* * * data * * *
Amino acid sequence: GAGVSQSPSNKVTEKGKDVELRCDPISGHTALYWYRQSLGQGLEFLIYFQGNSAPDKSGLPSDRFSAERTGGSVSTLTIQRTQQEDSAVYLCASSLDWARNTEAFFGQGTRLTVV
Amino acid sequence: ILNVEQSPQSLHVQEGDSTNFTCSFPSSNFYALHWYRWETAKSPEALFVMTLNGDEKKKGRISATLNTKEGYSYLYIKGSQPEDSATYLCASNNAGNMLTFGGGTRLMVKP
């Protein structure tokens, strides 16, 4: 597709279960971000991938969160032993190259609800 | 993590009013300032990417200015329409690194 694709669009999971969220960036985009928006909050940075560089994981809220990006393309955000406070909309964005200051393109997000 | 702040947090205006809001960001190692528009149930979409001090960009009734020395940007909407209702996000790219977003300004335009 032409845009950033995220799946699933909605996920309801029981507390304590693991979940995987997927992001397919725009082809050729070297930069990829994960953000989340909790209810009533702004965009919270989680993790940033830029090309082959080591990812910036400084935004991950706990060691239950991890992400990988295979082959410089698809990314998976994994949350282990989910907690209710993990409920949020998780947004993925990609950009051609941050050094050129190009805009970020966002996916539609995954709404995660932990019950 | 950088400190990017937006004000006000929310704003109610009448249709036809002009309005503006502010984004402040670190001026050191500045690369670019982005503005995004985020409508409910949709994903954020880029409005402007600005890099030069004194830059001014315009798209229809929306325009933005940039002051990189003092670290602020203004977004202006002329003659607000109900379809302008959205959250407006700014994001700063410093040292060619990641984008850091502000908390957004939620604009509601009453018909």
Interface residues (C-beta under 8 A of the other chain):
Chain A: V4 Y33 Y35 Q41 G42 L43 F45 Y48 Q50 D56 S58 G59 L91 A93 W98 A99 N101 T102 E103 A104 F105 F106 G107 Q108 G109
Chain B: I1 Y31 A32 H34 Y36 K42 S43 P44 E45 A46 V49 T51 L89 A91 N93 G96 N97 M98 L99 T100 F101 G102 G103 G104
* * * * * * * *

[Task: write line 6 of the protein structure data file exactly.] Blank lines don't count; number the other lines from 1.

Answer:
Chain B: I1 Y31 A32 H34 Y36 K42 S43 P44 E45 A46 V49 T51 L89 A91 N93 G96 N97 M98 L99 T100 F101 G102 G103 G104